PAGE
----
‘Whittingham Fair’, a Northumbrian version of ‘Scarborough Fair’, showed off the clarity of Sandra’s voice, which at its best is strong and true. ‘Hopping in Kent’, a song learned from her mother in the East End of London, was accompanied by the spoons — which sadly moved far too quickly to photograph! Throughout the evening Sandra moved smoothly from guitar to autoharp to concertina, seemingly equally at home on all.

Sandra KerrSandra Kerr

Next came a number of concertina tunes. The first, ‘Solace’, was a complex and moving tune, written after the death of Sandra Kerr’s mother — although without having been told that fact, the sense of the tune would have been harder to interpret. The final two tunes were played with Pam Bishop from the band, first a slow Northumbrian pipe tune, ‘Bonnie Woodside’, and secondly a tune that Sandra had written for Pam, ‘Pam’s Publication’. The two women have known each other for years and it was lovely to see the genuine enjoyment on their faces as they played together. The tunes and the interaction between Sandra and Pam brought echoing smiles to the faces of the audience as feet tapped and heads nodded.

The set ended with ‘Big Knicker Blues’, a song written, according to Sandra, for ‘women of a certain age’ — although, as she pointed out, the younger members of the audience would get there eventually!

Sandra Kerr

There was a long interval — appropriate to an audience who all wanted to talk to each other and for whom socialising and reminiscing was an important part of the event — and then Cuckoo’s Nest started off the second half with as much verve as the first, with three lively Irish tunes frequently used for English country dancing. Again, one of the bonuses was watching the obvious pleasure that the members of the band take in each other’s playing.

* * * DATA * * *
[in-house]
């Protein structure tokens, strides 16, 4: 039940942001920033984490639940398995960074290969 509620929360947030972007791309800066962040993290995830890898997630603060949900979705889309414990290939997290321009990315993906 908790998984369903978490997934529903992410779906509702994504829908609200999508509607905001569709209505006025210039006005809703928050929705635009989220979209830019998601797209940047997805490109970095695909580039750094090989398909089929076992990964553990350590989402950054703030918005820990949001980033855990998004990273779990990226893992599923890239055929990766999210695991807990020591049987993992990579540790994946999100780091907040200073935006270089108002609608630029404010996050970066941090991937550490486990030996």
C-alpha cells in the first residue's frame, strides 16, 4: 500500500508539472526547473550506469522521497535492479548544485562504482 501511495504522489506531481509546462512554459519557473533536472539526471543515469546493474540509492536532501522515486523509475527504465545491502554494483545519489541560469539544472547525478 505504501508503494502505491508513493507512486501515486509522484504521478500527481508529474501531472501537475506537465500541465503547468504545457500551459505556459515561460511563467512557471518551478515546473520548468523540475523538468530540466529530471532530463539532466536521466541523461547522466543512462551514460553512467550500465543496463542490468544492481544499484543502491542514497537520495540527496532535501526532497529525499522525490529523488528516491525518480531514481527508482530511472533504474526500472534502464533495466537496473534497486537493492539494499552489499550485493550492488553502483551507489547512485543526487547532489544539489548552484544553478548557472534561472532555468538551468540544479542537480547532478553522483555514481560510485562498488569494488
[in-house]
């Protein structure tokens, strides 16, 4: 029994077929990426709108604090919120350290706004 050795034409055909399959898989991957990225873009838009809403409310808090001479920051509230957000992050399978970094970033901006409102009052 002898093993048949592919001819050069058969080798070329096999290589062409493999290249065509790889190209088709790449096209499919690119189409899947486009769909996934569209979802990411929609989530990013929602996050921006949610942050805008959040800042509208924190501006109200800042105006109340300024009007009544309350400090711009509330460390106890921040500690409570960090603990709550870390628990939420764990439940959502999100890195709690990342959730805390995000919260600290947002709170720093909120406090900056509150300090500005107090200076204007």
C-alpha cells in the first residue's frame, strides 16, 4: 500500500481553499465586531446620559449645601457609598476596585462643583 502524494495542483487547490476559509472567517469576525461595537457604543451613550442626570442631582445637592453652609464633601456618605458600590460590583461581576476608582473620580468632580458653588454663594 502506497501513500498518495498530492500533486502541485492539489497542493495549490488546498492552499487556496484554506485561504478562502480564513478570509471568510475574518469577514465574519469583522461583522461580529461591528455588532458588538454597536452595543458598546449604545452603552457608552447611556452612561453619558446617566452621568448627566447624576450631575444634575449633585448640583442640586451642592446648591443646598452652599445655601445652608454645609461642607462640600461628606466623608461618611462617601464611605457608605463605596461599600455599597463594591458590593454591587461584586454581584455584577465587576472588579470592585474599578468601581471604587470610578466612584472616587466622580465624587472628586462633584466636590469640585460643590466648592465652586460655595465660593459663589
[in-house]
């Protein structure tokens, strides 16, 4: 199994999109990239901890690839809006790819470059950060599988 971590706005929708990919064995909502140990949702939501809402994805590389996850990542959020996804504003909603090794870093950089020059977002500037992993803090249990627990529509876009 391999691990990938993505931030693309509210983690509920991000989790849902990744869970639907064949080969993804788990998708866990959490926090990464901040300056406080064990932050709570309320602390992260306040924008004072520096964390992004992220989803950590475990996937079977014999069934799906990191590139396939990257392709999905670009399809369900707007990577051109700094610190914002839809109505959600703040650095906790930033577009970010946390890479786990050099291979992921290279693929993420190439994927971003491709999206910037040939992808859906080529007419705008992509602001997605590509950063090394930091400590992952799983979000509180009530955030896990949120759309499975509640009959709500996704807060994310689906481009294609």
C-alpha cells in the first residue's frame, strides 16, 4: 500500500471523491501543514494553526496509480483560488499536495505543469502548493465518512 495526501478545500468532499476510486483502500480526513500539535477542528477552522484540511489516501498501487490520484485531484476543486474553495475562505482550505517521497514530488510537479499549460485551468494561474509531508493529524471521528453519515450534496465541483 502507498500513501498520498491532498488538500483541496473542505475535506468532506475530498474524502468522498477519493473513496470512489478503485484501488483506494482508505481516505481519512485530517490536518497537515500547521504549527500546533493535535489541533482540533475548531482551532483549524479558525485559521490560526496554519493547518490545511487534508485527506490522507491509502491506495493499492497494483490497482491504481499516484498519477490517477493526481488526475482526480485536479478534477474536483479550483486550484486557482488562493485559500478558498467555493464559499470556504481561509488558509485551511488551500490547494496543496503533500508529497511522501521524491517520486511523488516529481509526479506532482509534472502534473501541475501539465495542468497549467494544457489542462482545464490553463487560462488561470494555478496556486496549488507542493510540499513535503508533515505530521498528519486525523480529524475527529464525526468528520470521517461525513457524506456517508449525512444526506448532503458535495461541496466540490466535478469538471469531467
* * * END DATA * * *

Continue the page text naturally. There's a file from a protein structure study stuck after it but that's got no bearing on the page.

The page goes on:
The Shetland tune ‘Full-Rigged Ship’ conjured up the slow rocking motion of a boat; the band then moved into another nautical Shetland tune, ‘New-Rigged Ship’, a fast lively piece which highlighted Susan’s fiddle-playing. The band’s sound was well balanced throughout the evening.

‘Poll Ha’penny’ featured Barbie on whistle with the rest of the band gradually joining in, a light delicate tune. The ending of the tune wandered a bit strangely and looks exchanged between band members suggested that this was not intentional but this was probably the only occasion all evening where anything went at all awry.

Three Scottish tunes ended this second set, with ‘De’il Amang the Tailors’ taking the playing to a storming finish.

Sandra Kerr’s second set began with a couple of requests from the audience. First came an unaccompanied and highly accomplished singing of the demanding traditional song ‘Barbara Allen’. The audience was rapt, despite the fact that the jukebox from downstairs could be heard in the background.